The Animal and Vegetable Kingdoms, are so nearly join’d

    Locke, J. (1689/1700). An Essay Concerning Human Understanding: 213.


    Thier-Reich Menschen-Reich Pflanzen-Reich

    Bronn, H. & Roemer, F. (1856). Lethaea geognostica oder Abbildung und Beschreibung der für die Gebirgsformationen bezeichnendsten Versteinerungen, Atlas: Frontispice.


    [Wir verteilen die] verschiedenen, ganz von einander unabhängigen Phylen auf die drei Hauptgruppen oder Reiche der Thiere, Protisten und Pflanzen

    Haeckel, E. (1866). Generelle Morphologie der Organismen, 2 vols.: I, 203.


    organisms can be arranged, naturally and more conveniently than in the past, in four kingdoms, as follows: 1. Monera (Haeckel). [...] 2. Protista, Haeckel. [...] 3. Plantae, Linnaeus. [...] 4. Animalia, Linnaeus.

    Copeland, H.F. (1938). The kingdoms of organisms. Quart. Rev. Biol. 13, 383-420: 416.


    It is […] appropriate to conceive the broad relations of the living world in terms of three modes of nutrition and directions of evolution rather than two–the photosynthetic of the green plants, the ingestive of the animals, and the absorptive of the bacteria and fungi. These three directions of evolution appear on three major levels of organization–the Monera, or bacteria and blue-green algae, which lack nuclear membranes; the Eunucleata, or unicellular organisms with nuclear membranes; and the multicellular and multinucleate higher plants, animals, and fungi. On this basis four kingdoms are here proposed: the Protista, or unicellular organisms; the Plantae, or multicellular plants; the Fungi; and the Animalia, or multicellular animals.

    Whittaker, R.H. (1959). On the broad classification of organisms. Quart. Rev. Biol. 34, 210-26: 210.


    A five kingdom system is proposed here, based both on levels of organization and on types of organization as evolved in relation to three principal means of nutrition–photosynthesis, absorption, and ingestion. The kingdoms are the Monera, Protista (unicellular eucaryotic organisms), Plantae (multicellular green plants and higher algae), Fungi (multinucleate higher fungi), and Animalia (multicellular animals).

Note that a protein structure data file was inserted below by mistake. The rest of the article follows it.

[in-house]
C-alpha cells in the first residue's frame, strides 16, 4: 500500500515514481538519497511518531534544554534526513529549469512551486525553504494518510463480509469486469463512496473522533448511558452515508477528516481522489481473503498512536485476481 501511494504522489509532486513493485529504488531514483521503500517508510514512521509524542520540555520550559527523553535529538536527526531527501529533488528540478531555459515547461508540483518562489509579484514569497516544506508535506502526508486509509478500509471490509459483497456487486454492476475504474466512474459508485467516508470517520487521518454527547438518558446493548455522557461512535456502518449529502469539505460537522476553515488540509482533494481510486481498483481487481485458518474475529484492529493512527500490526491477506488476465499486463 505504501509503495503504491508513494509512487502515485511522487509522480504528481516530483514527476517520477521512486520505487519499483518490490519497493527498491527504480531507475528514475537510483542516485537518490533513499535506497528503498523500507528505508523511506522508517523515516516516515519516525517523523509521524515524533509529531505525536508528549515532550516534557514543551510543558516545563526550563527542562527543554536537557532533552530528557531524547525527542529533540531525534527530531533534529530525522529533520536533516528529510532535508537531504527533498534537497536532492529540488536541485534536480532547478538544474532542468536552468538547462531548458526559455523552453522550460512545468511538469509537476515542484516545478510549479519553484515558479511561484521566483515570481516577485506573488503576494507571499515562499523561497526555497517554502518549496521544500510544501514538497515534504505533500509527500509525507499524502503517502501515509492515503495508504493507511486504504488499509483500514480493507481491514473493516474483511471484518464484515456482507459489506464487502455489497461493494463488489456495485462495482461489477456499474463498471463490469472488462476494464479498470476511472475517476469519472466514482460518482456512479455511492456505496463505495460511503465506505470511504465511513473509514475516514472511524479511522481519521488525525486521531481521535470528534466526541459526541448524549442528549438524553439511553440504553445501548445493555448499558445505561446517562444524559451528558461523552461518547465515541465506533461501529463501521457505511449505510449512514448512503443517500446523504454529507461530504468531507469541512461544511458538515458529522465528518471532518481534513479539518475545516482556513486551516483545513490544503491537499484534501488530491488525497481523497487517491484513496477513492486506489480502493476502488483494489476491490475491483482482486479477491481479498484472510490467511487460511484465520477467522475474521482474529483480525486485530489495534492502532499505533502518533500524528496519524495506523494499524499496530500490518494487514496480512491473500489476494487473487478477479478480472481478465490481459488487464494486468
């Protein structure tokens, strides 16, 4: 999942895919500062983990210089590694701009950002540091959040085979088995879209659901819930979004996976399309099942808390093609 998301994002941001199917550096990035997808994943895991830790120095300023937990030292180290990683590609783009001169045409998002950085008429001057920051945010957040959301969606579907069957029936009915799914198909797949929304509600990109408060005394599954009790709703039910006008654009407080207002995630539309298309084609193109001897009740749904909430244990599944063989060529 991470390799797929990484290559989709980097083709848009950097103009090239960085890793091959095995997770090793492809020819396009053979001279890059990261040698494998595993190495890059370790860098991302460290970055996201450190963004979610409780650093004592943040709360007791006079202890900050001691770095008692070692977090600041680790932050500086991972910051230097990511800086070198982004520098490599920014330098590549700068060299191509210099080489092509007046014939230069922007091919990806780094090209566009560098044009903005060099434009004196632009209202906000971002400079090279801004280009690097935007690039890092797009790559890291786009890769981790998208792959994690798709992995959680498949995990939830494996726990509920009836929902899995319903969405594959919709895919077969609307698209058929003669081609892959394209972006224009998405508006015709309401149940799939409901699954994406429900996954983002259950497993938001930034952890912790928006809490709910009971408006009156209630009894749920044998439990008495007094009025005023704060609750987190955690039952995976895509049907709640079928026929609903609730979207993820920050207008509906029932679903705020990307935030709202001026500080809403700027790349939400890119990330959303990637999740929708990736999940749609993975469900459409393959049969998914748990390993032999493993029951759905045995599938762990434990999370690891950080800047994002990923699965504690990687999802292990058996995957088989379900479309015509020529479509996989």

Whittaker, R.H. (1969). New concepts of kingdoms of organisms. Science 163, 150-60: 158.


    Prokaryotic kingdoms are not comparable to eukaryotic ones. This should be recognized by an appropriate terminology. The highest phylogenetic unit in the prokaryotic domain we think should be called an “urkingdom”–or perhaps “primary kingdom.” This would recognize the qualitative distinction between prokaryotic and eukaryotic kingdoms and emphasize that the former have primary evolutionary status.

    Woese, C.R. & Fox, G.E. (1977). Phylogenetic structure of the prokaryotic domain: the primary kingdoms. Proc. Nat. Acad. Sci. USA 74, 5088-90: 5088.


    kingdom The highest category in the hierarchy of classification; the five kingdom classification of living organisms proposed by Whittaker and currently widely used is, Monera, Protista, Fungi, Plantae, and Animalia.

    Lincoln, R.J., Boxshall, G.A. & Clark, P.F. (1982). A Dictionary of Ecology, Evolution and Systematics: 136. 


    A revised six-kingdom system of life is presented, down to the level of infraphylum. As in my 1983 system Bacteria are treated as a single kingdom, and eukaryotes are divided into only five kingdoms: Protozoa, Animalia, Fungi, Plantae and Chromista.

    Cavalier-Smith, T. (1998). A revised six-kingdom system of life. Biol. Rev. 73, 203-66: 203.

Génermont, J. (1997). Sur la notion de règne en général et sur celle de règne animal en particulier. Bull. soc. zool. 122, 331-340.